JAKARTA, Indonesia – As relief greeted Malaysia and Indonesia’s announcement that they would stop turning away boatpeople, Human Rights Watch warned that the problem would repeat itself unless the root cause was addressed.
Wednesday’s announcement – that Malaysia and Indonesia would offer temporary shelter for a year to some 7,000 boatpeople still at sea – has been hailed as a breakthrough in the pressing humanitarian crisis.
But Human Rights Watch’s deputy director for Asia, Phelim Kine, said the problem would continue unless the international community stepped up its response to what caused it: “A local domestic human rights problem in Burma that has been left festering by ASEAN and its neighbors for years”. (FAST FACTS: Who are the Rohingya?)
“ASEAN, including Indonesia, Malaysia and Thailand, need to speak up forcefully and demand that the Burmese government stop abusing the Rohingya within their borders,” he told Rappler on Wednesday, May 20.
“Until they do that, this is going to continue to be a regional problem. We’re going to continue to see outflows of people, taking to the high seas at great risks to themselves.”
The 10-member Association of Southeast Asian Nations, which Burma or Myanmar is a member of, and its principle of non-interference has been blamed for allowing the problem to fester. Neighboring countries have also tip-toed around the issue. (READ: ASEAN’s disgraceful inaction on Rohingya refugees)
For instance, in the joint statement released by Malaysia and Indonesia on Wednesday, they said the “root causes” of the migrant exodus must be addressed, but they did not mention what those were or single out a specific country, according to AFP.
With Myanmar’s neighboring countries now suffering the cost of years of timid diplomacy and turning a blind eye to the human rights crisis in their backyard, will they finally speak up?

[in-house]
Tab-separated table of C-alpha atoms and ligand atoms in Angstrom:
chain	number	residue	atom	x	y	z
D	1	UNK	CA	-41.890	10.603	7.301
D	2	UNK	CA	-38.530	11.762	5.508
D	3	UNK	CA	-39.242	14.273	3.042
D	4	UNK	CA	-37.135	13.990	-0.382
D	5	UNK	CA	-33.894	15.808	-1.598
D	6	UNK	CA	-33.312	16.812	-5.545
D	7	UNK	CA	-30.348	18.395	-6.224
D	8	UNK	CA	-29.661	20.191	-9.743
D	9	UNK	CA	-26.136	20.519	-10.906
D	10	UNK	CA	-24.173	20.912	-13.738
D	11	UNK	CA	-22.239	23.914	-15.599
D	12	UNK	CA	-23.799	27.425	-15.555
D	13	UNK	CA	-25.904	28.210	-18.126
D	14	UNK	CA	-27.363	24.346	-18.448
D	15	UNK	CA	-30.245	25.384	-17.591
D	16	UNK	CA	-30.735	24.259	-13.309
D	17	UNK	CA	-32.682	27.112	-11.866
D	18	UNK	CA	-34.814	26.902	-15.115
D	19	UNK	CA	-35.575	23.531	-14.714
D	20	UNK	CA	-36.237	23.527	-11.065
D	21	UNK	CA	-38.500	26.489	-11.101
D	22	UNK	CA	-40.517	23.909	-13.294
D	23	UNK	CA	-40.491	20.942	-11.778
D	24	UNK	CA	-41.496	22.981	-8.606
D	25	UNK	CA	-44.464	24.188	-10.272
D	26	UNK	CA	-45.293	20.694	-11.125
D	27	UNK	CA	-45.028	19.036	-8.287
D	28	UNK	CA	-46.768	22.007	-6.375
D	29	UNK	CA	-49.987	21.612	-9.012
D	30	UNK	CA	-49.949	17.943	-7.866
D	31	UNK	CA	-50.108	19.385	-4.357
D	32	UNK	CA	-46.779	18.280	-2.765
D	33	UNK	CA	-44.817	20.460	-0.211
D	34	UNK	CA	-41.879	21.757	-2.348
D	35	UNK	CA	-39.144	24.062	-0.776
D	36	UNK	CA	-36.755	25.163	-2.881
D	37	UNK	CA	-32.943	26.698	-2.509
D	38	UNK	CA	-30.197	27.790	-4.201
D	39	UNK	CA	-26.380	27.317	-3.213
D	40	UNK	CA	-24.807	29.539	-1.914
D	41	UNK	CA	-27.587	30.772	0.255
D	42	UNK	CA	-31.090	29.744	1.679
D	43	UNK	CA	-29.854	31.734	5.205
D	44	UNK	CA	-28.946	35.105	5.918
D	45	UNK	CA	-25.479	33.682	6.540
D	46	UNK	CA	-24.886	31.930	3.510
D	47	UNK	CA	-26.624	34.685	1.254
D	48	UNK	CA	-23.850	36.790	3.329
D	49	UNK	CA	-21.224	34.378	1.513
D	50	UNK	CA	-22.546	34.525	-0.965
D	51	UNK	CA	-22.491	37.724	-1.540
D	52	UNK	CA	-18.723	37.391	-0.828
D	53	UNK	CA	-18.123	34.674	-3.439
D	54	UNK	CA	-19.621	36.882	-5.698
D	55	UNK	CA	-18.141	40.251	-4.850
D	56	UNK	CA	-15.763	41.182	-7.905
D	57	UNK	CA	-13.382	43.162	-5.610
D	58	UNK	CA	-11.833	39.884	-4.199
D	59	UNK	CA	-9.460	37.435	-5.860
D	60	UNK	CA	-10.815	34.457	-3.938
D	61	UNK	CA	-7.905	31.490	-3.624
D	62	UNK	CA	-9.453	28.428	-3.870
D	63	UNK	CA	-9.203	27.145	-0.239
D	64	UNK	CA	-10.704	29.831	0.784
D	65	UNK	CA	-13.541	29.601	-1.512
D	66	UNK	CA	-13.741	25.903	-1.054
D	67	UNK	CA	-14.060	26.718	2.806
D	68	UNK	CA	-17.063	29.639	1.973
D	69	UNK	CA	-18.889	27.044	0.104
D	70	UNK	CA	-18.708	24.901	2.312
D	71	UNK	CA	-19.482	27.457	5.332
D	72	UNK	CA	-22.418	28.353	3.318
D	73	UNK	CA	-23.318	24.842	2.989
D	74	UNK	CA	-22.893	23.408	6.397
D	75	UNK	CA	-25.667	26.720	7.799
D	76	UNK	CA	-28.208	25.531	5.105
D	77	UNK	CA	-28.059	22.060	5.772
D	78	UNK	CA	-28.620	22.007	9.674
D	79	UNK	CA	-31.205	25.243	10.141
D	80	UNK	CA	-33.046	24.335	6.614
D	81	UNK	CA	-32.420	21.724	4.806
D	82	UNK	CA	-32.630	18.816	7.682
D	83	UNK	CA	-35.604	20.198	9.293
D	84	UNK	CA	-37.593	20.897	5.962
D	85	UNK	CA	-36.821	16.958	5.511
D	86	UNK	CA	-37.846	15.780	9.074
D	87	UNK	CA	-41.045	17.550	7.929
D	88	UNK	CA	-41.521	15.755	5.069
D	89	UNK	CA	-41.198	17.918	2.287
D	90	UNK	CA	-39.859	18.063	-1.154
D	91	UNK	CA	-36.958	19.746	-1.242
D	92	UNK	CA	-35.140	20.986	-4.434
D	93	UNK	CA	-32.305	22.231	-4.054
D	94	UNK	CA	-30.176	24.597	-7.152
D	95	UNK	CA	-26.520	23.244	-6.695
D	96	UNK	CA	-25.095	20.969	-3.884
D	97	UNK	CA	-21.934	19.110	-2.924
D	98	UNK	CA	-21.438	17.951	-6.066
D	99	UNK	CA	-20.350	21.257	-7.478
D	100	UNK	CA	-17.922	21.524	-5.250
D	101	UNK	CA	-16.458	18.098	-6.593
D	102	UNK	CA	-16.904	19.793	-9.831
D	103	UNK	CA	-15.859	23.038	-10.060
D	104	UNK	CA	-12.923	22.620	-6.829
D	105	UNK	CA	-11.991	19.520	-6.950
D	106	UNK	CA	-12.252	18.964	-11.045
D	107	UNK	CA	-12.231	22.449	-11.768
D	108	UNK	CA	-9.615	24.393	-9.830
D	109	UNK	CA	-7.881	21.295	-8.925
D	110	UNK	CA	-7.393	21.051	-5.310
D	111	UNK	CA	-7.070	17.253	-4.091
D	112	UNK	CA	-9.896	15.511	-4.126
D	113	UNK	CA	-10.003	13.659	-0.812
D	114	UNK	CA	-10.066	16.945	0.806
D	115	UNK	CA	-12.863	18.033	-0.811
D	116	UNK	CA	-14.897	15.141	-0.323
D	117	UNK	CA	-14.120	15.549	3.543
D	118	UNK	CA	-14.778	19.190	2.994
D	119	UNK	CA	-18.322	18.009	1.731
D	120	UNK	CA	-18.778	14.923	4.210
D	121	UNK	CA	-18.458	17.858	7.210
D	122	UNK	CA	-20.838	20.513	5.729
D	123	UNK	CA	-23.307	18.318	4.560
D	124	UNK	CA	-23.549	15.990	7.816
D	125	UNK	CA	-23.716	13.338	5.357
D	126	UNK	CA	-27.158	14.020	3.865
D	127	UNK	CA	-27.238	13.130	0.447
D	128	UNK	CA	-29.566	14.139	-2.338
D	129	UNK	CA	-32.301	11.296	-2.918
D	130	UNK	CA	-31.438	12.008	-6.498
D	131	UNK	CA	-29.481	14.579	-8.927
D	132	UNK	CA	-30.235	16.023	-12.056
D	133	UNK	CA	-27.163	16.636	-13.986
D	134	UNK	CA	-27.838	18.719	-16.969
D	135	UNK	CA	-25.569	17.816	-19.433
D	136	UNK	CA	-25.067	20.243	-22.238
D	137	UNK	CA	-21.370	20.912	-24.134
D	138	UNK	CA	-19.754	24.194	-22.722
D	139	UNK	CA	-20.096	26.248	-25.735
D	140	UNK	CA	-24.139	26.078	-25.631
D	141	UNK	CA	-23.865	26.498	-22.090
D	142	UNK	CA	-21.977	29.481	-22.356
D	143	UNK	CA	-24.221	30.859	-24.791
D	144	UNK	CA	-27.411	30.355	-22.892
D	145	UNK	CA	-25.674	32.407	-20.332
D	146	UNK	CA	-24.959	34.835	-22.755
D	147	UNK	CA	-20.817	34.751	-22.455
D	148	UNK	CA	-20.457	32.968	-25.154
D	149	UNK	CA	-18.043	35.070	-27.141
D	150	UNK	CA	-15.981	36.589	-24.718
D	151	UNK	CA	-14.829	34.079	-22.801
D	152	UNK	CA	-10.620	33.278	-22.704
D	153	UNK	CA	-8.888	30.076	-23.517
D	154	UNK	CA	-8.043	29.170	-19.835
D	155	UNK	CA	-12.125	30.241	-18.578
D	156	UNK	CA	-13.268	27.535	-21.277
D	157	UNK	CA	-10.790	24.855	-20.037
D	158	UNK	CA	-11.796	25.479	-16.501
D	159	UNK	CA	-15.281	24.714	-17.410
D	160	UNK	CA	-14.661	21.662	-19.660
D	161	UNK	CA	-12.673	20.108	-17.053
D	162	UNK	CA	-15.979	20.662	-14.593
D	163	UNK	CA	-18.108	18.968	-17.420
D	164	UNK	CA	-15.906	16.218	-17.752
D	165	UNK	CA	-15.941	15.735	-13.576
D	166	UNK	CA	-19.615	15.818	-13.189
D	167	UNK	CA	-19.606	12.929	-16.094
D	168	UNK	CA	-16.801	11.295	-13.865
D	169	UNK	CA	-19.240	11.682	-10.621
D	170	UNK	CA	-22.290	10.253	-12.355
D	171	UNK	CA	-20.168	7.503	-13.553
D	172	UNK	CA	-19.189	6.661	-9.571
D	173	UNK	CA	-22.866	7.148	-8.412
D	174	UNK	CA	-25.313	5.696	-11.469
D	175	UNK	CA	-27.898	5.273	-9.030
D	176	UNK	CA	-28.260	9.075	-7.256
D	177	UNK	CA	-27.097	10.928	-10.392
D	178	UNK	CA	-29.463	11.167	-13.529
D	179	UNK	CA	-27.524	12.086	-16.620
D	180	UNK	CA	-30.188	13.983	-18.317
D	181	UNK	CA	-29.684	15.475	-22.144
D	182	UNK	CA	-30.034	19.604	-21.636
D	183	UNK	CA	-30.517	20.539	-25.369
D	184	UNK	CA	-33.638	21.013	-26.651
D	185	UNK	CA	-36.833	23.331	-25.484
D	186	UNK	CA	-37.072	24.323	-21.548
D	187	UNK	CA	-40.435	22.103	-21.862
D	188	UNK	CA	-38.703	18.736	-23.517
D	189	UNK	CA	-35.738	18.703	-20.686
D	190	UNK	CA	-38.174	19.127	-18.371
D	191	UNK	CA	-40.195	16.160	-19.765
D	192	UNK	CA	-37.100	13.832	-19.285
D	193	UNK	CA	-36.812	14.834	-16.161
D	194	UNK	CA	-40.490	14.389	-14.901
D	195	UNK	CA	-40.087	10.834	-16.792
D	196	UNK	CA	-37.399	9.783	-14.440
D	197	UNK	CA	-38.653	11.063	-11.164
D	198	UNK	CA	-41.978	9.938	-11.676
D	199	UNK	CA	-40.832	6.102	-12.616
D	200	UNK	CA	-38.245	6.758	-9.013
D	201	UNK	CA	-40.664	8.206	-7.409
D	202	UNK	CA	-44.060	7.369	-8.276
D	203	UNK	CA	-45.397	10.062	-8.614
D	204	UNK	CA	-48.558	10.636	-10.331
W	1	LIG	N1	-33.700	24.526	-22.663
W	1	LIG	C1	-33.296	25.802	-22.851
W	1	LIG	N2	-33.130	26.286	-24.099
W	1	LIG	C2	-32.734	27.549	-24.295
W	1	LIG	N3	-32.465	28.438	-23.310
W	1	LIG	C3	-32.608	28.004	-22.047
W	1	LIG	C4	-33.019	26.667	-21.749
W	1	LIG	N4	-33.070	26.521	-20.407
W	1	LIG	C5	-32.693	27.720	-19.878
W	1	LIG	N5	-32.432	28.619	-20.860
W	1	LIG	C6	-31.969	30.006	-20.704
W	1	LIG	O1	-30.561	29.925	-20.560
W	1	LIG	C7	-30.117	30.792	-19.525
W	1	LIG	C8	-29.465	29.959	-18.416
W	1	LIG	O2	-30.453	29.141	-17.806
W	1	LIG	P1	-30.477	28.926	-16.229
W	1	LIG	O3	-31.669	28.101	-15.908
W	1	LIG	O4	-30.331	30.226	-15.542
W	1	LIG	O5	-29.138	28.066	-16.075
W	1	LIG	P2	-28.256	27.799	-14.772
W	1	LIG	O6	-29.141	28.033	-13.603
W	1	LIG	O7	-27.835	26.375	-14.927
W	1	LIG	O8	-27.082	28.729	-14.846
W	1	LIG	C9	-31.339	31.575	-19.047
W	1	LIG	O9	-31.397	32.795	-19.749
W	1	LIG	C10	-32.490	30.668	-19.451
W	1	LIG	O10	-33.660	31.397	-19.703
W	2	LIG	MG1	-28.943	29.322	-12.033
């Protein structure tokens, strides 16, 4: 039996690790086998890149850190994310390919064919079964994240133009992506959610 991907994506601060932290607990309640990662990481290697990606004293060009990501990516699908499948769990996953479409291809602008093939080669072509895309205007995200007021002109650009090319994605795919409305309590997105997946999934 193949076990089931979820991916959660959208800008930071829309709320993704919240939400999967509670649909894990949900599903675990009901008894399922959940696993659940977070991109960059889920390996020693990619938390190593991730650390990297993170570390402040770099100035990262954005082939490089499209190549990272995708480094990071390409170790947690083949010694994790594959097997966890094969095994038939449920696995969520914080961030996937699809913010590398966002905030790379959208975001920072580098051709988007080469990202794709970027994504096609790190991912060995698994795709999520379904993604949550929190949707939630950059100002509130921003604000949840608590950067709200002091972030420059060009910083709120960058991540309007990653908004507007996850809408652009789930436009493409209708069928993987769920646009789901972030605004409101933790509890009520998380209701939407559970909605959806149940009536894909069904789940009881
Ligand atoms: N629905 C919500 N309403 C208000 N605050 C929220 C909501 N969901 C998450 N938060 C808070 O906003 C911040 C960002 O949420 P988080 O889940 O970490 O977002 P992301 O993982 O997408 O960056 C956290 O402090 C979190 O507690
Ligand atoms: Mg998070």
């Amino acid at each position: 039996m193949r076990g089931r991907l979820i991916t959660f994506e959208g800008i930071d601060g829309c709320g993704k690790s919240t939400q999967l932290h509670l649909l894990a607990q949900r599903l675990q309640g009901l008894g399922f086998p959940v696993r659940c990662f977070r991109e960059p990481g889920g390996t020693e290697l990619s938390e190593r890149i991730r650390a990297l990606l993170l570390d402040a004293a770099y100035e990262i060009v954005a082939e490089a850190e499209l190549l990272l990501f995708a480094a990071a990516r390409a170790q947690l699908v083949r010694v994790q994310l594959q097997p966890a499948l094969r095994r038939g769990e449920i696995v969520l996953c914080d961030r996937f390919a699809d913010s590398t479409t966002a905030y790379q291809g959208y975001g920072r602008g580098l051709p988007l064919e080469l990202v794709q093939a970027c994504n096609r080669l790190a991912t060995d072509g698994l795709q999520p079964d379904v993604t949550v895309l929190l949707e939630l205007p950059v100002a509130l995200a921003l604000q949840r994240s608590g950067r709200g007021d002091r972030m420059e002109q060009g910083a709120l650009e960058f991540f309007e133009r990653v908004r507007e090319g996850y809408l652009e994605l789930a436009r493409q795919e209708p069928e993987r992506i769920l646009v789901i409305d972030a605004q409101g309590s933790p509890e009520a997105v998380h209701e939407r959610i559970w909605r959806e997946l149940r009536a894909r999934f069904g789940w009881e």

Kine said they should, but it’s not just them who should step up.
“It’s a regional problem but there is also an important role for the European Union, the United States, for Japan – these are countries that have influence, that have leverage on the Burmese government,” he said.
“They, to a large extent, have been cutting the Burmese government a blank check in terms of how it treats and abuses its Rohingya population.”
Kine said there’s still a lingering sense that the current Myanmar government is a gentler, kinder version of its former self.
“The Rohingya, and their abuse, really put the lie to that narrative. And now we see what happens when you neglect that problem,” he said.
The US doesn’t mince words when it comes to blaming the Myanmar government’s treatment of the Rohingya for the crisis.
“In the medium to longer run, absolutely, what needs to change here is that the Rohingya need to feel welcome in the country of their birth, of their parents’ birth. They need to be treated as citizens with dignity and human rights,” Tom Malinowski, Assistant Secretary of State for democracy, human rights and labor, told CNN on Tuesday.
But the question is, how far will the US, as well as other countries, go in terms of pressuring Myanmar to achieve a real solution to the problem? – Rappler.com